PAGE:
Current Crisis Could Set Back Third Heathrow Runway By 5 Years
On Wednesday, the CEO of Heathrow Airport John Holland-Kaye told the UK Transport Select Committee that expansion plans…
On Wednesday, the CEO of Heathrow Airport John Holland-Kaye told the UK Transport Select Committee that expansion plans at Heathrow could be pushed back due to the coronavirus. Initially, the airport has said all expansion plans could be deferred for two years because of the pandemic. However, the reality now is that Heathrow’s third runway could not be needed until 2030 or 2035.
Heathrow CEO lays out the airport’s priorities
On Wednesday 6th May, the UK Transport Select Committee chaired a meeting to discuss the future of the transport sector. Among those on the call was CEO at Heathrow John Holland-Kaye, who spoke about how the coronavirus was likely to affect the airport.
Among various suggestions about what could happen to the aviation industry, Mr Holland-Kaye told the committee that Heathrow was pushing back plans to expand. While the airport had said that two-year expansion delays could be expected, Mr Holland-Kaye went a step further. He said that the third runway at Heathrow would not be needed for another 10 to 15 years. The runway was due to launch in 2028 at the earliest, pending a compromise on its environmental commitment.
According to No 3rd Runway Coalition, during the meeting, the CEO said:
“Whether that [third runway] will be needed, we will have to see how things turn out over the next few years. If we are successful in rebuilding the UK economy, we will be needed that in 10 to15 years’ time. If not, then I think we’re all in a different world.”
However, the delay is not because Heathrow doesn’t want to expand. It has been devoted to its runway expansion, believing it could further develop the UK’s aviation sector. Instead, the rationale behind Mr Holland-Kaye’s statement is that Heathrow has other things to focus on right now.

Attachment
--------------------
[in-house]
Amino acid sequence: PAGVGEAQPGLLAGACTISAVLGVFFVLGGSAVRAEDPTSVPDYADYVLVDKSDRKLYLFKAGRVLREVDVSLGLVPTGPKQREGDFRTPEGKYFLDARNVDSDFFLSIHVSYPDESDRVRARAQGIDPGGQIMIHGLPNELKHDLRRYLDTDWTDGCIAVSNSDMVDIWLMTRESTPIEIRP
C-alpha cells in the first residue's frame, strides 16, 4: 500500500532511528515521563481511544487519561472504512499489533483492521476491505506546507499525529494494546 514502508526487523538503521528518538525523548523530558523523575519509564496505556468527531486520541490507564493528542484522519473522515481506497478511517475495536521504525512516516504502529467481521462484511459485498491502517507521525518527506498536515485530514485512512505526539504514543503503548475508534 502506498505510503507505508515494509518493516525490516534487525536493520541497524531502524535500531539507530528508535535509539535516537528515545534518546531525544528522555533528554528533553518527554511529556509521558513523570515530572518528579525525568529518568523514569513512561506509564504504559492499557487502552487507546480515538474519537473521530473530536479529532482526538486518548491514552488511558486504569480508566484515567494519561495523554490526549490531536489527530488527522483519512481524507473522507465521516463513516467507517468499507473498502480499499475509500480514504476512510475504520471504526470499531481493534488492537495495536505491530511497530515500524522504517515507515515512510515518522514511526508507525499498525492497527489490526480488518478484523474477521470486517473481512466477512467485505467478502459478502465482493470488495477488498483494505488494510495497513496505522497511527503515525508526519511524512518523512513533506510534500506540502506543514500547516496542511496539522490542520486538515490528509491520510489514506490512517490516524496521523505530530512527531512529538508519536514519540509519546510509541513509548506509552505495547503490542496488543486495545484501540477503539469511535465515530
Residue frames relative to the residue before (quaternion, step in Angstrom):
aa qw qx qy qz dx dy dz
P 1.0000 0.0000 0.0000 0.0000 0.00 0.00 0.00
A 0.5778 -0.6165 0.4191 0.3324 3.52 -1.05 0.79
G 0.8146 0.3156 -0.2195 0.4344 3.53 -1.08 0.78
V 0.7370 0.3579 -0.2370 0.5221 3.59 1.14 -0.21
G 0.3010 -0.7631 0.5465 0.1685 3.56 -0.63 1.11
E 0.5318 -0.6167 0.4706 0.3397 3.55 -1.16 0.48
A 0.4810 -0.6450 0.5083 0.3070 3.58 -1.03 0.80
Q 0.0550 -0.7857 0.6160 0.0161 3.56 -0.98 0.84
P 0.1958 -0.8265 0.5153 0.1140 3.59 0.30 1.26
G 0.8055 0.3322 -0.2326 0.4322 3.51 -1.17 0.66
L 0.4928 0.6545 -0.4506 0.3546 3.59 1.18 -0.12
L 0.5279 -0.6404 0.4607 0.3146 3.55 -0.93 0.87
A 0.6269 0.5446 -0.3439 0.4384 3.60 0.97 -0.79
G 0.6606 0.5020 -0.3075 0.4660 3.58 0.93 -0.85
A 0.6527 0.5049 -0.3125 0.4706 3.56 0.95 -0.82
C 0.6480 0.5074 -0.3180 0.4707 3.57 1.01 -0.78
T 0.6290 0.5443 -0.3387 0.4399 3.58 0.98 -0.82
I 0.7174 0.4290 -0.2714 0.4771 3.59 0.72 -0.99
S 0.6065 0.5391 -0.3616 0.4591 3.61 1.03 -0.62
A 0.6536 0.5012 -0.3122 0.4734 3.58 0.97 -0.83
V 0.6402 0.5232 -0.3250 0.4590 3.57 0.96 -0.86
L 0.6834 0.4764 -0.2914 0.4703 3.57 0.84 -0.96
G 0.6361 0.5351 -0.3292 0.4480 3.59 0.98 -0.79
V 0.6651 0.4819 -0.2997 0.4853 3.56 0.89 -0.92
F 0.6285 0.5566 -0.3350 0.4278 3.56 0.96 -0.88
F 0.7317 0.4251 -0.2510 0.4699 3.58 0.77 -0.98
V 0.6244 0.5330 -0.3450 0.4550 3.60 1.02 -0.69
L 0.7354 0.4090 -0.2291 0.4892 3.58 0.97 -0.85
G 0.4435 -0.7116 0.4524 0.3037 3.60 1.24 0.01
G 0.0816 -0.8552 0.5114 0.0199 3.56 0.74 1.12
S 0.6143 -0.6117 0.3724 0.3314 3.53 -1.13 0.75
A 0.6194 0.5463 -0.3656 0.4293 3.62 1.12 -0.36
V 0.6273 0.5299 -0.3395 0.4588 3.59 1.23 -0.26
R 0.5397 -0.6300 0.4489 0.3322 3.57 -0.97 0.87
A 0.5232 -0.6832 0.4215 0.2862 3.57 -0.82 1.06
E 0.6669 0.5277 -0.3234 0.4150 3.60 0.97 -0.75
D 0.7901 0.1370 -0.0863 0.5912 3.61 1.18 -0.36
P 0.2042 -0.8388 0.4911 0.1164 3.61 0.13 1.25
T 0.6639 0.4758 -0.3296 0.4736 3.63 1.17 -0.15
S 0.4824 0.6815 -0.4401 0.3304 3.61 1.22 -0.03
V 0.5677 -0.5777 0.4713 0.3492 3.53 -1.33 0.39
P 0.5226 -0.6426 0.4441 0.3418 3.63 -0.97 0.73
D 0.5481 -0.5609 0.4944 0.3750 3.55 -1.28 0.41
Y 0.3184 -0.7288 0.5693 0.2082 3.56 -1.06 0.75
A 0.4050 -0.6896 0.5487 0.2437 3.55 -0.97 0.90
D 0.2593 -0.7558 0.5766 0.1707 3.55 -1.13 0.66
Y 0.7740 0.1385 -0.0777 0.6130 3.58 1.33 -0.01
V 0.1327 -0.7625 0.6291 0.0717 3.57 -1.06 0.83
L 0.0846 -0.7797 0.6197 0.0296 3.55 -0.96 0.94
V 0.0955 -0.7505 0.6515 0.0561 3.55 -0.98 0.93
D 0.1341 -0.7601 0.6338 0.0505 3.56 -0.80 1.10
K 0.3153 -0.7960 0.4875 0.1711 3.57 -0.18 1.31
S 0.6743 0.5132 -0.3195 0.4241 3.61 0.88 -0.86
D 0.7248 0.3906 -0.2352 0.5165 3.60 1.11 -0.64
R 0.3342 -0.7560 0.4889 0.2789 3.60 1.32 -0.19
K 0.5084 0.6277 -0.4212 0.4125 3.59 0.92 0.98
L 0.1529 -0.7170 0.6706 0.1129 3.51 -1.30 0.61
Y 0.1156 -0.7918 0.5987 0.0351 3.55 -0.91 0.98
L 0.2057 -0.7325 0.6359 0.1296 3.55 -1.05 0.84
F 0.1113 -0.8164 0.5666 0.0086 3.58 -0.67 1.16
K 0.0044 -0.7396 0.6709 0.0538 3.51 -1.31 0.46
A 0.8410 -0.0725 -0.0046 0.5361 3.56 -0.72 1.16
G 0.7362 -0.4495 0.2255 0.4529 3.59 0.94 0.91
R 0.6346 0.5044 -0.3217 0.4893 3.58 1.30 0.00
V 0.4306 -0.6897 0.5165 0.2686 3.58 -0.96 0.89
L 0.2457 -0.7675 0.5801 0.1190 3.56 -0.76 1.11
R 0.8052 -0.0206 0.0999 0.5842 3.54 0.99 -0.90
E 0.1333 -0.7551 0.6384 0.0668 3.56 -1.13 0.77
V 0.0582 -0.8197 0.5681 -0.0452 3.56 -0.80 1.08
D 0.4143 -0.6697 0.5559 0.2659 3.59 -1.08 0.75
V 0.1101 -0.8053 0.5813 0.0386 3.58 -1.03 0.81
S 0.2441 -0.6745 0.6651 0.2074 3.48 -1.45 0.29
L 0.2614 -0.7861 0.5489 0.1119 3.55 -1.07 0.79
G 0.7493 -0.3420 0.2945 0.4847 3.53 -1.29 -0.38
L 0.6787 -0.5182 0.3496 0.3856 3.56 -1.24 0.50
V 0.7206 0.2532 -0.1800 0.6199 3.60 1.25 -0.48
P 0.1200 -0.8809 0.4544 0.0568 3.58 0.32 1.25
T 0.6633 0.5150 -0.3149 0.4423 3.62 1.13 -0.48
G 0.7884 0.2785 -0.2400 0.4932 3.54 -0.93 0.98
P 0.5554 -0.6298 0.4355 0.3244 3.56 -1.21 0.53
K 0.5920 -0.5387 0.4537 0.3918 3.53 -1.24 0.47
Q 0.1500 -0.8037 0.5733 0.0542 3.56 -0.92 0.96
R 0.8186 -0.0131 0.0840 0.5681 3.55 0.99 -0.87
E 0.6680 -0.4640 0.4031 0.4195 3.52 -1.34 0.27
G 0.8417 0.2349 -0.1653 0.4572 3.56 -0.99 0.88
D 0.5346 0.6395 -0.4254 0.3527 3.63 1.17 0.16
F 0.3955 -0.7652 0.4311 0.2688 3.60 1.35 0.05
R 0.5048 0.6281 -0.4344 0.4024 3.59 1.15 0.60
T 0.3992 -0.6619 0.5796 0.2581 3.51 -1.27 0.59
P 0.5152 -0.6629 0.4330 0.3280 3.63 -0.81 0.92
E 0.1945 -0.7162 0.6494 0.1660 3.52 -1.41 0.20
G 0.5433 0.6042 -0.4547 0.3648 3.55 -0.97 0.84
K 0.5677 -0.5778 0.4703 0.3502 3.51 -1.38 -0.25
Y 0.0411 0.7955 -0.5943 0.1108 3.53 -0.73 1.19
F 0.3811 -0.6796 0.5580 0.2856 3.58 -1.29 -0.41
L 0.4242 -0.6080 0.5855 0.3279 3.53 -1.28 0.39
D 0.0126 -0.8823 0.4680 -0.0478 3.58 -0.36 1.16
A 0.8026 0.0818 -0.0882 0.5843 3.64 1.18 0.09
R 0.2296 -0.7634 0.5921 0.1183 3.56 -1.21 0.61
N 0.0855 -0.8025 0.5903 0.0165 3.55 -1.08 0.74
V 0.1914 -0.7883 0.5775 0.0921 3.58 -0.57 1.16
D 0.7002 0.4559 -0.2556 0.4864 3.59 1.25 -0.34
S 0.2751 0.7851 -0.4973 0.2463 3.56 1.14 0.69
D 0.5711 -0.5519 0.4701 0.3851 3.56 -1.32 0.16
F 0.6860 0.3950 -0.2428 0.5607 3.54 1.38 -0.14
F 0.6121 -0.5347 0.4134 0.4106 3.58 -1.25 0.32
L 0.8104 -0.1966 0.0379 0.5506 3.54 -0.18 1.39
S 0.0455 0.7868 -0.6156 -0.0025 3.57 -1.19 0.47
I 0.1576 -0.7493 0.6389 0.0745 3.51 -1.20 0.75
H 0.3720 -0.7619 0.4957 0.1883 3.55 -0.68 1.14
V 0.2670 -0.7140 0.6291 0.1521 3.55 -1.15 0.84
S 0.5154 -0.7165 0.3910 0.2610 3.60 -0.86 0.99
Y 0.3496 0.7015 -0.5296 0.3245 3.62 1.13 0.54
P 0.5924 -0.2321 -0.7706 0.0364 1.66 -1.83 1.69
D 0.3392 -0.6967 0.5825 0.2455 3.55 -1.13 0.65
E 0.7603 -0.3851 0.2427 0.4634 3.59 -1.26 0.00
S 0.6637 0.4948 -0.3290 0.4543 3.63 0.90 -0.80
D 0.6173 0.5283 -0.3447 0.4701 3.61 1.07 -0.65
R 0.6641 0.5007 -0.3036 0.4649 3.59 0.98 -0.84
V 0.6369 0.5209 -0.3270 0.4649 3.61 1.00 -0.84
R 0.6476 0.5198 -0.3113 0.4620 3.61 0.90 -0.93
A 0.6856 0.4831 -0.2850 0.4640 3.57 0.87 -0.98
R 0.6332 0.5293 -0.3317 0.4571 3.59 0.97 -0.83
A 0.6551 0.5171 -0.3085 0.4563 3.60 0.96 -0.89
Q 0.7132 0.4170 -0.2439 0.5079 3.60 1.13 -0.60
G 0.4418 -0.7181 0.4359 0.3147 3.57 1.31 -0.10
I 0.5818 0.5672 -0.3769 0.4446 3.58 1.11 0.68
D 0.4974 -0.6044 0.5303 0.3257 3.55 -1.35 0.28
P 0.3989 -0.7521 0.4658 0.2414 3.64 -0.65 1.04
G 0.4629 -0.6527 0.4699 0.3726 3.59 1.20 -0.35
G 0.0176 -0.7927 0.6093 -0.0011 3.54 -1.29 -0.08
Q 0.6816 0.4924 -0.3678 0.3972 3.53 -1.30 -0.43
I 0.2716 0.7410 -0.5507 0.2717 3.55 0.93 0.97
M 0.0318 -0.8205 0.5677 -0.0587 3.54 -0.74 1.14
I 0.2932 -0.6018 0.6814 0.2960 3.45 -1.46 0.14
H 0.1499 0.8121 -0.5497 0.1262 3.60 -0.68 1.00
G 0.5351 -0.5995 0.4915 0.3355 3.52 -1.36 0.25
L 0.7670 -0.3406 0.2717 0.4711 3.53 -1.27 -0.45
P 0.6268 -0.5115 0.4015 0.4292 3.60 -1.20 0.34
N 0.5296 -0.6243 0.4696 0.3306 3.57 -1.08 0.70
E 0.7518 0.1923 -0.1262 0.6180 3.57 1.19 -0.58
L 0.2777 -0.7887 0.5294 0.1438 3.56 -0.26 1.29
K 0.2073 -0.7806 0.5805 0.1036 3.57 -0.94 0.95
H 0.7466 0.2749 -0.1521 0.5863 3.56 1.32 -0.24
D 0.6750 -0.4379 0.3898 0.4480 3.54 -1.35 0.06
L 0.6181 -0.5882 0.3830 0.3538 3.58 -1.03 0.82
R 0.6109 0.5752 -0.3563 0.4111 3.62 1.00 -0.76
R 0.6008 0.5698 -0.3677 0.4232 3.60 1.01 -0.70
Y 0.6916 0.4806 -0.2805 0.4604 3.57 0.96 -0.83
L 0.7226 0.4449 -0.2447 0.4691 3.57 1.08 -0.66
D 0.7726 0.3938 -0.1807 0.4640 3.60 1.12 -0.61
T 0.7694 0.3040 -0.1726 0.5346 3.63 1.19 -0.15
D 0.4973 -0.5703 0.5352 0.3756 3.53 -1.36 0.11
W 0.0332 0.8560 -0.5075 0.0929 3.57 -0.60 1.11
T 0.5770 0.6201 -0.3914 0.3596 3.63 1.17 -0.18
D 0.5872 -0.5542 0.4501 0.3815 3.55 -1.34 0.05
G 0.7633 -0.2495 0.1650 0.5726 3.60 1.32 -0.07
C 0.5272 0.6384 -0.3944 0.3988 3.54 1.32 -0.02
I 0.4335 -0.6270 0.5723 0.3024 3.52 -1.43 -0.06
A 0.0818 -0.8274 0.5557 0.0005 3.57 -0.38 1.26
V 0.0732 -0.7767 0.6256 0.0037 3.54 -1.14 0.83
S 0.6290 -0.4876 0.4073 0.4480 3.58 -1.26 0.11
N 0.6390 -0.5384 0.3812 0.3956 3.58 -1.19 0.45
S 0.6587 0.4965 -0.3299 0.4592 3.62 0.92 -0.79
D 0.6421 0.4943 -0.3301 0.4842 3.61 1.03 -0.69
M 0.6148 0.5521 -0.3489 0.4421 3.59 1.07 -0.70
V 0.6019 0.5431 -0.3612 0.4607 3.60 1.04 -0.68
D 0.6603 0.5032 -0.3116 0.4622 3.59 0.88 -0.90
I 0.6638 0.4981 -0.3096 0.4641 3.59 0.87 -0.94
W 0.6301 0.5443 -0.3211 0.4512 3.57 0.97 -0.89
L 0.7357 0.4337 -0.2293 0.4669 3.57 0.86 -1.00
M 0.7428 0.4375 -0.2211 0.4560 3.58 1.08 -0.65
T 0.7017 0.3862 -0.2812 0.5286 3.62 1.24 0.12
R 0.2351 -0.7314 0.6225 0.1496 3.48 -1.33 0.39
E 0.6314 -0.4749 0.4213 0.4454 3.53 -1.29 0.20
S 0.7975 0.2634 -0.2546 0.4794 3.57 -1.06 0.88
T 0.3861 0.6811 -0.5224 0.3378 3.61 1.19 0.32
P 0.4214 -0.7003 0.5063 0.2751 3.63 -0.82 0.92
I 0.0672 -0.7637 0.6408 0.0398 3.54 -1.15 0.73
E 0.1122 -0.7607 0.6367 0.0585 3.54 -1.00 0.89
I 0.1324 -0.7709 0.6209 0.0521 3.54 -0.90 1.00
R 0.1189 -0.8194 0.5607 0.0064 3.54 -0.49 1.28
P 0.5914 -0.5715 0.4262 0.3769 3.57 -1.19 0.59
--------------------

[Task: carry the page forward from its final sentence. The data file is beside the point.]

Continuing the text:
Demand and stability halts Heathrow’s runway expansion
Understandably, John Holland-Kaye told the Transport Select Committee that his focus was on protecting jobs and the business at this stage. The airport is believed to be spending around £200m ($247m) a month. This means that it has enough capital to last it another year. Yet, it’s not only a revision of priorities that’s curtailing expansion plans.
The crux of the issue is that the airline industry is expected to make a slow recovery post-coronavirus. Not only will Heathrow’s financial standing be impacted, but that of airlines and their passengers. In the UK, household income is expected to drop by 2% in 2020. In addition, the Bank of England foresees that GDP will fall in the country by 14%. Needless to say, there is a lot of work to be done to return the industry to pre-COVID-19 levels.
Yet, even if air travel is slow to recover, John Holland-Kaye is adamant that the demand will return at some point in time. For that reason, Heathrow appears to remain committed to its runway expansion. And there’s a good reason for that.
Heathrow fears its competition
John Holland-Kaye told the committee in Wednesday’s meeting that if the government does not invest in saving its aviation sector, then it could be at risk of losing out to European competition. France and Germany are eager to become more prominent in the market. They want flights to route through their airports instead of the UK and Heathrow.
As a result, Mr Holland-Kaye suggested that more needs to be done to save the UK’s aviation sector, which is the 3rd largest in the world. Will that happen?
Heathrow’s runway expansion has long been polemic, and its latest announcement is no exception. The news has lead climate protesters to challenge whether the development is needed at all.
You won't need a third runway EVER. Stop this madness.https://t.co/XQzBTaoRqP
— Parents For Future (@parents4future) May 7, 2020
Indeed, many campaigners who live around Heathrow have been thankful for a drop in overhead activity from the airport. The environmental impact of fewer flights due to the pandemic has also been noted. Could this delay set Heathrow up for further backlash and resistance for its runway expansion in the future?
Let us know your thoughts in the comments.